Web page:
Your puppy's first vet visit: what to expect

 
February 14th, 2018
Your puppy's first vet visit: what to expect

Your puppy’s first vet visit can be all important to setting your dog up for positive associations down the track. We tell you what to expect.

Today will be the start of a happy lifelong relationship between your trusted vet and your furry best buddy. Therefore, it’s important to prepare your puppy to ensure it’s a relaxed, fun and positive experience.

After all, there will be sights, sounds and smells your puppy hasn’t experienced yet in his young life. There might be big barking dogs or nervous pint-sized ones, cats peeping out of cat cages, and critters such as rabbits or guinea pigs your pup has never laid eyes on before.

Finding a vet

When choosing a vet, convenience is often a factor — a vet that’s close by is handy in an emergency. Dr David Mason from AdelaideVet says it’s also important to pick a vet you feel comfortable with.

“Talk to friends for their recommendations,” he advises. “Then, make an initial call and ask about the different facilities and levels of care on offer.”

Take a chill pill

You might be feeling a bit anxious, too. After all, it’s your puppy’s first vet visit. It’s important that you try to be relaxed and calm as your pet will pick up on any anxiety. Know that your puppy is in very good hands with your vet who is a trained healthcare professional. They’ll do their best to make sure you and pup are feeing relaxed.

The big day

To help make it a positive experience, Dr David suggests taking along your puppy’s favourite toy and a couple of little treats. “Don’t give your puppy a big breakfast in the morning, so they’ll enjoy a few treats, which makes the whole experience a lot more pleasurable for the puppy,” he says.

Try to get there a little bit earlier for the appointment, as you’ll need to fill out details about your puppy. Then your dog will be weighed, which helps the vet calculate things such as worming tablets and flea control. Recording a puppy’s weight, and checking it on subsequent visits, also helps the vet ensure that puppy is healthy, too.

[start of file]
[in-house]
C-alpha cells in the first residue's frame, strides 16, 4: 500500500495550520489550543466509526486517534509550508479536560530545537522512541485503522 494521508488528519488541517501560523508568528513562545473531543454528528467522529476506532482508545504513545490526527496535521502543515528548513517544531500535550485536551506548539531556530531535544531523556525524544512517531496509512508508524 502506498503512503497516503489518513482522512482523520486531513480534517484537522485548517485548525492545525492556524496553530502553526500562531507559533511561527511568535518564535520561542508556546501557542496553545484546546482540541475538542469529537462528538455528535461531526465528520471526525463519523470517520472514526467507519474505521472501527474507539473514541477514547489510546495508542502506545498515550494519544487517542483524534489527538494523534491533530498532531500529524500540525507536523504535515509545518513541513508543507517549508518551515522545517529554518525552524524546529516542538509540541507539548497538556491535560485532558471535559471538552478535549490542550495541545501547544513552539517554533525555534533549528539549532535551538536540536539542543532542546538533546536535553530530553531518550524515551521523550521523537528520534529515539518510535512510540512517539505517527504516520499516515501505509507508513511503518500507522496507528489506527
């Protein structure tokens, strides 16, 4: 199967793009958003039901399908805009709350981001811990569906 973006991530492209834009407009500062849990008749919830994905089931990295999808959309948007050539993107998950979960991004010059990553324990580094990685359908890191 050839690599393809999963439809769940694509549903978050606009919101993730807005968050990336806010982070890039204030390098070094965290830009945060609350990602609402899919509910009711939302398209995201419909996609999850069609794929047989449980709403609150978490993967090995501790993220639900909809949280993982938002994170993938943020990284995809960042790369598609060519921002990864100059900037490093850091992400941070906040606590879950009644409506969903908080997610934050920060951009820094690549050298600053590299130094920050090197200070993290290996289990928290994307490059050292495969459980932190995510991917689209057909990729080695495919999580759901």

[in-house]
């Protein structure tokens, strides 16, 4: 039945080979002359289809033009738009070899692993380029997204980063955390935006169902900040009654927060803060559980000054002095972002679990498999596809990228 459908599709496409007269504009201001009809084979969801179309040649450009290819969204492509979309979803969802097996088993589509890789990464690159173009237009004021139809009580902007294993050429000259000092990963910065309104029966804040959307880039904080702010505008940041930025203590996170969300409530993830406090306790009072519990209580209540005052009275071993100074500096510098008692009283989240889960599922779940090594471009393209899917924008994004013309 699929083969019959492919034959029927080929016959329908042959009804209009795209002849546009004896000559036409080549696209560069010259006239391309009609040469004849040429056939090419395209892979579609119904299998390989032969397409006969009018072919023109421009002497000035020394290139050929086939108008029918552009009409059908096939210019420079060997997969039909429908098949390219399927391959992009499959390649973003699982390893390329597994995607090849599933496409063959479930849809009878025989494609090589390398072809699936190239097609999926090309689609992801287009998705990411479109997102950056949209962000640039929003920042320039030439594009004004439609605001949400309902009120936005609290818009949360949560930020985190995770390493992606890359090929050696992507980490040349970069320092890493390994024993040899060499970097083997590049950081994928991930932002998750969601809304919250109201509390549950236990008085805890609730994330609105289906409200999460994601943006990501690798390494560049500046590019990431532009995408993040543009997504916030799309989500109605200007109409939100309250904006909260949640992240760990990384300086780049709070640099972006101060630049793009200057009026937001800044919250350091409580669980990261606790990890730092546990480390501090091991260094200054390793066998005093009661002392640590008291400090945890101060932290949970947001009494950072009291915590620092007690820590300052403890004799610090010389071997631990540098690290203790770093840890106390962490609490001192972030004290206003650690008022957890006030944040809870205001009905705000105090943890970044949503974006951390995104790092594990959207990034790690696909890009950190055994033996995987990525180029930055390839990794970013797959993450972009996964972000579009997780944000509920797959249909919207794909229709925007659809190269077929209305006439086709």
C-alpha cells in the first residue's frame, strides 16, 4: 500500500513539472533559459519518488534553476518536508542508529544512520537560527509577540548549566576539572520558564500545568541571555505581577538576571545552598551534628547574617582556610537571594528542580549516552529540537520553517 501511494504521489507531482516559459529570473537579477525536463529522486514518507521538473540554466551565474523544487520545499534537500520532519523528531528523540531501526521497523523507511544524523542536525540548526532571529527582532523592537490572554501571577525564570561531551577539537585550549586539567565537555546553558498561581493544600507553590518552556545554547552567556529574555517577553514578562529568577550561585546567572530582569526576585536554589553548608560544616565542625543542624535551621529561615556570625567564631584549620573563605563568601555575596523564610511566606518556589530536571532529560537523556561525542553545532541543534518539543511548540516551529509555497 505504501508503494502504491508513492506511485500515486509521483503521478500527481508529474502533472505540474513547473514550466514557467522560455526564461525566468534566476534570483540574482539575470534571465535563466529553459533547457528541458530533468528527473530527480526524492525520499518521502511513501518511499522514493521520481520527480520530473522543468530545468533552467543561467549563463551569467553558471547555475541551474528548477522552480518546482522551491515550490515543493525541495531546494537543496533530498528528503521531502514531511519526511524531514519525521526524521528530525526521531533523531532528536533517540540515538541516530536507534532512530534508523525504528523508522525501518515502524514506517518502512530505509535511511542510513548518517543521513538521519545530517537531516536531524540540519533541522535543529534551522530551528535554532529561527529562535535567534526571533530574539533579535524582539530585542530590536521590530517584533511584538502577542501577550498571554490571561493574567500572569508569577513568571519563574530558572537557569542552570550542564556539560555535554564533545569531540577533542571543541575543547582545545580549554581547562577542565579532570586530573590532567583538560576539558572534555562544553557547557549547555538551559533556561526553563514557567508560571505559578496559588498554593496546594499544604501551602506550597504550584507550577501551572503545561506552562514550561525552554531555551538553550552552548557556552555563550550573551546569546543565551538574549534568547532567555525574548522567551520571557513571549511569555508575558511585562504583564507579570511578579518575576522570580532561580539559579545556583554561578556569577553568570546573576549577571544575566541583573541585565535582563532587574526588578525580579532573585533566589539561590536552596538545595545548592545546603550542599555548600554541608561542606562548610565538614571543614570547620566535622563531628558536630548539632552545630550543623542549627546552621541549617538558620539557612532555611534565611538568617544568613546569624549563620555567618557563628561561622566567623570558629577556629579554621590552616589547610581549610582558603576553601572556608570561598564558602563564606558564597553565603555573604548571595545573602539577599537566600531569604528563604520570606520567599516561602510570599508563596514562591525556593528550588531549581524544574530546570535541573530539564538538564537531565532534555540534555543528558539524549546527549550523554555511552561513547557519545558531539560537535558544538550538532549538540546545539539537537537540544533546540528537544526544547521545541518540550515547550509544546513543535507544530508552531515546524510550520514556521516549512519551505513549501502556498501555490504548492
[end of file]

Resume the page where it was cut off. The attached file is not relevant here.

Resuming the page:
Dr David says some veterinarians also encourage you to drop in for visits beforehand so on the day of your puppy’s examination, the pup is already used to the new surroundings. “We encourage nervous puppies (and their owners) to come in for a visit. The nurses give puppy a little treat, pop them on the scales, then you both go home again,” Dr David says.

Puppy preschool can also help prepare your pup. There are many different preschools around and some vet practices also offer classes. “It teaches dog owners how to behave with a puppy and helps with puppy socialisation,” Dr David explains. “Puppy also gets used to their ears being checked, their feet played with, their mouth being looked in — those sorts of things — and meeting other puppies is a fun experience for them and you.”

Examining your puppy

Dr David says the vet will usually do a nose-to-tail examination. “With many health issues, there’s a lot we can do if they are detected early,” he says. It begins with examining the nose, mouth, teeth, gums and eyes for abnormalities and infection, and ears are checked for ear mites. Then the vet will check the glands in the neck, listen to the heart and lungs with a stethoscope, feel the puppy’s tummy, check the joints and, if the puppy is microchipped already, make sure it’s working.

If your pup is from a registered breeder, they would probably have arranged for puppy’s first vaccination so, in that case, it’s more than likely, this will be your puppy’s second one. “Your puppy will probably be given C5, which protects against the five major diseases in puppies: distemper, parvovirus, hepatis, parainfluenza and Bordetella,” Dr David says. Puppies may be a little sore for an hour or so at the site of the vaccination but, by nightfall, they’ll be their happy, playful selves again.

“A puppy’s vaccination schedule is dependent on the puppy and its circumstances, as well as your location,” Dr David explains. “But, generally, puppies are first vaccinated from around six weeks, then given another at 10–12 weeks and possibly another at 16 weeks.” At 15 months, your puppy needs an adult C5 injection.

Your vet will ask about the puppy’s history, current diet, fluid intake and any health issues you are aware of. Dr David says your vet’s job is to address any health concerns and provide information. They will offer advice about diet and microchipping (if your puppy isn’t microchipped, your vet can take care of that, too). You’ll also be given information about tick, flea and worm treatments. Finally, your puppy’s vet can also offer breed-specific advice, too, and information on desexing your puppy when the time is right. Your vet is there to help, so don’t be afraid to ask any questions and share any concerns you might have.

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